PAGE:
Is your desktop scattered with Photoshop files, scanned sketches, and email messages?
Have you ever searched your computer for several minutes trying to find a certain drawing you did last week?
Do you want an easy way to keep your work readily accessible for you to use on your mailers, fliers, and postcards?
Every illustrator should keep his work area tidy. This applies to the digital desktop also. In the following article, I’ll outline some of the methods I use to keep my files organized on my own computer. I’m not saying that my way is the best or only way, but hopefully I will get you thinking about your own system. It can be a great way to get you working more efficiently so you have more time to meet those deadlines.
How to Archive Your Work Efficiently
The first thing you should think about is your file system. Here are some tips to consider:
- Create a main “Art” folder
All of my artwork is encompassed in one single section on my computer. That way, I don’t have random stuff lying around everywhere. Pick a folder, any folder, and keep it all in there. I usually just create a “Art” or “Illustration” folder somewhere in my Documents folder.
- Keep your folder structure organized
Now that you have one main folder, you can start dividing it into parts. Start with the most general and get more specific. I start with creating a folder for every year (2005, 2006, 2007,…). Then I arrange by client, then project.
- Keep everything in its place
Every “project” folder has the same set of folders within it. I keep it consistent so I know exactly what is in each one, and therefore find things more easily when I need them. I divide everything for a project into these folders: Documents (for emails, instructions, contracts, etc.), Process (for sketches, studies, and reference), Finals (for all my finished paintings and original Photoshop files), and Delivery (for all the files that I have compressed, converted, renamed, or otherwise prepared for final delivery to my client).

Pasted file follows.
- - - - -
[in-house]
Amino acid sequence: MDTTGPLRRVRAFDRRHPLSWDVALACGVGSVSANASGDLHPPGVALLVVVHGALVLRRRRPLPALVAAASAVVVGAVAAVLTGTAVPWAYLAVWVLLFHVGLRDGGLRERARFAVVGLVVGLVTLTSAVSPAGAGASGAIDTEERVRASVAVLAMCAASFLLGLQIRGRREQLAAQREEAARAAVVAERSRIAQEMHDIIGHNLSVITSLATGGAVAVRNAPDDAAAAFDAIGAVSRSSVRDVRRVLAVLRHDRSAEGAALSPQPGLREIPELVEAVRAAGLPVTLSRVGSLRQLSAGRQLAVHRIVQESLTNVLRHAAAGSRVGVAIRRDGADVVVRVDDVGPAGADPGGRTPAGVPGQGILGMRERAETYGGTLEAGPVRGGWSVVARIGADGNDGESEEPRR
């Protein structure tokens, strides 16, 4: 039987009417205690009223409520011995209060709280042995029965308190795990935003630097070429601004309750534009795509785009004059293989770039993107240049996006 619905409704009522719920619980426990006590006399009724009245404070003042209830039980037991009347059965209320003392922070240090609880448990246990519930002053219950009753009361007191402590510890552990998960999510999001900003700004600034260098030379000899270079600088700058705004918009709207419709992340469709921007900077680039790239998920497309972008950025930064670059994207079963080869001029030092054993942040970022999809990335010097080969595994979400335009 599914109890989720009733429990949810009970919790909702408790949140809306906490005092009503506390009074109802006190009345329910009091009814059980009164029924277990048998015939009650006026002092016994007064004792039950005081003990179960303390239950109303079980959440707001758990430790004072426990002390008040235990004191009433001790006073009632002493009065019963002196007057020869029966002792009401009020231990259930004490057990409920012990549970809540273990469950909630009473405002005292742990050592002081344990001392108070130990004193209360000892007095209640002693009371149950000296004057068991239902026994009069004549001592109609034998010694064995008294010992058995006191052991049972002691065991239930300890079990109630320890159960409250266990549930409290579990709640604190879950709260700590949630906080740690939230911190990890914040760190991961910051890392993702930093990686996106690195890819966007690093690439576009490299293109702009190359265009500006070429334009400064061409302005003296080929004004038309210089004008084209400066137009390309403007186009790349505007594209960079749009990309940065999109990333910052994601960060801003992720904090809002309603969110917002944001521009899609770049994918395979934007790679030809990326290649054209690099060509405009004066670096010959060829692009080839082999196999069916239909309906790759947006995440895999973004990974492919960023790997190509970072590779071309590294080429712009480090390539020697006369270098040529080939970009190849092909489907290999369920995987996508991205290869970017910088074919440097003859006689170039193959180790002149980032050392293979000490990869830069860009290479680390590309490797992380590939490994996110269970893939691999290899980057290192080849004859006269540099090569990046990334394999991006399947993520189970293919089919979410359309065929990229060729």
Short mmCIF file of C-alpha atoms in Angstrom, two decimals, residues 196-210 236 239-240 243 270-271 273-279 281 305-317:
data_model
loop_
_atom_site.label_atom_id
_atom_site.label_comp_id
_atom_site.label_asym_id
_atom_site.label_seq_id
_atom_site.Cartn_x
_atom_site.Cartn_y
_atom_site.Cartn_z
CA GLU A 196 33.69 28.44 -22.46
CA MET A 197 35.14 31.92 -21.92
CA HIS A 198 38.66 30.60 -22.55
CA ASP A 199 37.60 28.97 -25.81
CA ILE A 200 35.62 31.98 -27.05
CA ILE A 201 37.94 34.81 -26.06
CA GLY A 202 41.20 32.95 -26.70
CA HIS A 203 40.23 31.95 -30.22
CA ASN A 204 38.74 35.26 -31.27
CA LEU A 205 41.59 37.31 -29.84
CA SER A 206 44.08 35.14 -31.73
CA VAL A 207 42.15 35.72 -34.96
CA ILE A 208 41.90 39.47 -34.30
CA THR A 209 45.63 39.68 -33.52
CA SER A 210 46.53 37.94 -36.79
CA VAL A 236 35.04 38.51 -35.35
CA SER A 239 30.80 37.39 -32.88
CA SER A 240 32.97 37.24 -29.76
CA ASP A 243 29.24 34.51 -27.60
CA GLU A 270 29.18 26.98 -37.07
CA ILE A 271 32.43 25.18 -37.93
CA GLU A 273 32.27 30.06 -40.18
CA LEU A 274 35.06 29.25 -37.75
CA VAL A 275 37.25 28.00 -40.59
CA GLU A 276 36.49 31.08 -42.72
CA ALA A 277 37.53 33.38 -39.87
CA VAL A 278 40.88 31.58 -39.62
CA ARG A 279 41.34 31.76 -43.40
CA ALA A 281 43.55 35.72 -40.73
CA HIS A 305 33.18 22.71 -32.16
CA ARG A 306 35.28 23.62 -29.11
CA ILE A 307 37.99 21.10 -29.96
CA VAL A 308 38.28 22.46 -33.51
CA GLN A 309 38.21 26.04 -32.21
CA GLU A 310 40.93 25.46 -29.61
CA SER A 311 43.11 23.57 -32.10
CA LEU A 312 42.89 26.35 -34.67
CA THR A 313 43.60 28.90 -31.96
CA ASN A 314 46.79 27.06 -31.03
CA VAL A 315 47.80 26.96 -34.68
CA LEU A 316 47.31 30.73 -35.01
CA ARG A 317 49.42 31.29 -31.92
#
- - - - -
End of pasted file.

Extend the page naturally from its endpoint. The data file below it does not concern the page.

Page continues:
Keep Track of Your Daily Tasks
Having an organized folder system is well and great, but it can be troublesome to dig through it each day just to get the same file you’ve been working on for the past week. So, for day-to-day work I like to use aliases, or shortcuts. In Mac OS X, you can easily create one by clicking and dragging a file while holding the option+command keys. This is the system that I’ve created for my own work using aliases on Mac OS X (but can easily be applied to a PC also).
- Create three folders and name them Inbox, Outbox, and Jobs. I also like to give them different icon pictures so I can distinguish between them.
- Place each folder in your dock (or another convenient place, like your desktop).
- When you get a new job and have created a project folder for it, place an alias to it in your Jobs folder. This will help you keep track of stuff you are currently working on without having to sift through your other files. When a job is completed, just delete the alias, and it will still remain archived within your system.
- At the start of each day, go to your Jobs folder and find the specific files that you will be working on that day, such as a specific Photoshop painting that you will be finishing. Create an alias to that file and drag it into your Inbox. Also keep any other files that need attention here. These include email attachments, downloads, and any other files that you may gather during the day that need to be sorted. My goal each day is to empty my Inbox.